For finding people, journalists can type in phrases like ”College students in New York, NY” and “People who work at Facebook and like the New York Times“ to target a group of people if they don’t have a specific person in mind. From there, examining a person’s profile information such as a friends list or relationship status can be a starting point for verifying his or her identity…

Discovering Content
Facebook is also a good source of eye-witness videos and photos that journalists can discover and request to use in their stories, said Lavrusik. For example, a search for “photos taken in Breezy Point” conjures more 1,000 images of the New York City neighborhood that was devastated by Hurricane Sandy in 2012… Read more

Are Hashtags Useful?

Of all of the techniques, strategies, flotsam and jetsam to spawn from social media since its meteoric rise in the mid-2000′s, there may be nothing as polarizing as the hashtag. Some users utilize hashtags any chance that they get, others see them as an aesthetic and textual nuisance.

But the real question is: are hashtags useful in any real way?

Today, another social network, Vine, announced the platform-wide adoption of hashtag-focused organization and search. Vine CTO Nick Kroll wrote in a blog post for the company:

“To surface that content, we’re introducing trending hashtags, which show you the fastest-rising hashtags on Vine. These hashtags signify those that have moved up quickly in popularity; they aren’t necessarily the hashtags with the most posts.”

Using hashtags to track trends has been the mode of choice not only for Vine parent company Twitter, but also for Flickr, Path and Instagram. Last month, there was even talk of Facebook taking up the hashtag trend, though the social media giant has remained silent on the topic. On the surface, incorporating a searchable component based on hashtags is a helpful thing: users would be able to discover topics and search for what they want quickly, without having to bother with further context. Read more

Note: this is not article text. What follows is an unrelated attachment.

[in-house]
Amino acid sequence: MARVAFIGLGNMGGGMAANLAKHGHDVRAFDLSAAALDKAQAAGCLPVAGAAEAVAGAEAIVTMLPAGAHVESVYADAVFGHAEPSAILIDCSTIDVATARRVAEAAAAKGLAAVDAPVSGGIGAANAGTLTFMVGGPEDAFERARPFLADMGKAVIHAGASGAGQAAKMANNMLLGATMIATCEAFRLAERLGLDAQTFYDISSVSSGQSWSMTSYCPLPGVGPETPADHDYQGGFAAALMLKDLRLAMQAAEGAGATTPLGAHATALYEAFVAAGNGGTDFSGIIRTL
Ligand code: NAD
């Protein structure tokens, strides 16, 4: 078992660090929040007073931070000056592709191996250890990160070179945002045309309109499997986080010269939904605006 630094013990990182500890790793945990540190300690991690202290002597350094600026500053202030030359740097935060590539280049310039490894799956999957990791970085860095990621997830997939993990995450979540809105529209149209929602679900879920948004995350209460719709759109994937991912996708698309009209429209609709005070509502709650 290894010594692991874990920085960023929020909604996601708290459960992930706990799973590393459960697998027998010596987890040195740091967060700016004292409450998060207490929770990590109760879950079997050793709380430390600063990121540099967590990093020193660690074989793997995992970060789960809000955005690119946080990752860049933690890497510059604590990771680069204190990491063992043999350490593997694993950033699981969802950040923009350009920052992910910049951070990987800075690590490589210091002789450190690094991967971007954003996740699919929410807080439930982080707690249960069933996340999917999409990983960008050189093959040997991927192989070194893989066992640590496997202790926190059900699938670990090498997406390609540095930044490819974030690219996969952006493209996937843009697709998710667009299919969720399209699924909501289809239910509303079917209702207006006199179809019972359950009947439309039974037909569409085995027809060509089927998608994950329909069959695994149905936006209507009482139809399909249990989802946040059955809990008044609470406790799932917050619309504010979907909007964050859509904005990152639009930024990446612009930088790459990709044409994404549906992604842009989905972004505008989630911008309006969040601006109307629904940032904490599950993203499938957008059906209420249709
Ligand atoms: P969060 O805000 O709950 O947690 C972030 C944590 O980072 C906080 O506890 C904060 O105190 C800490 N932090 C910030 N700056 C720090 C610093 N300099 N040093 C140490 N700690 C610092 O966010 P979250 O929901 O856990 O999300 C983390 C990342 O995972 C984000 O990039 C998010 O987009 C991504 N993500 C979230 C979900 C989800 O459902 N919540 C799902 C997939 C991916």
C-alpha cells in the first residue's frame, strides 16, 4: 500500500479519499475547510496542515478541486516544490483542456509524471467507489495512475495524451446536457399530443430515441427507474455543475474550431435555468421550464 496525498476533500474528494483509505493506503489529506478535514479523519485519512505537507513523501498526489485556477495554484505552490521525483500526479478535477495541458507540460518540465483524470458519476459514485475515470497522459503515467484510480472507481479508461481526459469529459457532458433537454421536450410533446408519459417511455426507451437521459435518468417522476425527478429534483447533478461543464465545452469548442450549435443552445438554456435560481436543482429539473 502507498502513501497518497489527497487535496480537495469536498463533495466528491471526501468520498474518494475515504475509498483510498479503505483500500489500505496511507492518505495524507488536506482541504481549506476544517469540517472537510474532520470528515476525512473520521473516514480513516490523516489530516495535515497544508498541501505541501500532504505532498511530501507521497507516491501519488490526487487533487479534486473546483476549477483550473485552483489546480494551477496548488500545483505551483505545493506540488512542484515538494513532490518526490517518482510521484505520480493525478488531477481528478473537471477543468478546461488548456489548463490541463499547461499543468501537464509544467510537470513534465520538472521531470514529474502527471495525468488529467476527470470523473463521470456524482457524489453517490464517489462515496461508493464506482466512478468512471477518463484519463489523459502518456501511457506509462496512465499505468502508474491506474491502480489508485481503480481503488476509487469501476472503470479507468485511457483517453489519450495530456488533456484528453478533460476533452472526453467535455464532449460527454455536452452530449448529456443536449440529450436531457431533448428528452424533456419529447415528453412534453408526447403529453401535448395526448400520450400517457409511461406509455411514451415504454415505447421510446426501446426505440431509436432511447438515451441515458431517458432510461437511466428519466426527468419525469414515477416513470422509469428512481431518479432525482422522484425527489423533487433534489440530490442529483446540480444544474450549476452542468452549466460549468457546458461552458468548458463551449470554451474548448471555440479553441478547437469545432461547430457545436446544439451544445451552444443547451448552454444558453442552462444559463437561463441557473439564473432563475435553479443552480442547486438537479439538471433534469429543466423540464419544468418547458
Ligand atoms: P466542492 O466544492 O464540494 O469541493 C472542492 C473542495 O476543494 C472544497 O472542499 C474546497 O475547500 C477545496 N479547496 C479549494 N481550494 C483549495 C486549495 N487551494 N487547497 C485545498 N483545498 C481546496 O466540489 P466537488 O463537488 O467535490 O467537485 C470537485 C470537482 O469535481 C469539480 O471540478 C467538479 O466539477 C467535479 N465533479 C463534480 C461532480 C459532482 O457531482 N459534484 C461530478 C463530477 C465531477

Sharing Visually on Facebook: How Can It Get Readers to Your Site, Too?

I like photos. I tend to “Like” them, too. But despite my “clicks of approval” (read: we never really know what Likes mean), I don’t always click through to content when a news org shares an image.

Maybe everyone is more systematic than I am, but my Likes are pretty arbitrary. I’m calculated about a lot of things, but my commenting is pretty arbitrary, too.

Two things to healthily recognize here: “Liking” isn’t unvaluable to a news org, and neither is commenting. We can measure some value with those statistics and participate in a “Like science.” At the same time, measurement of engagement on something like Facebook may be inexact when you’re looking at all kinds of journalistic impact. (See good discussion on better measuring journalism’s impact here.)

Putting some of that conversation aside, if your journalistic meat doesn’t lay in Facebook’s garden, my gut is you want your audience to stay awhile on the content on your site. For whatever reason or combination of reasons—financial or philosophical.

If that’s you, here’s a good question worth considering: How do you share visually on Facebook and additionally draw in website traffic?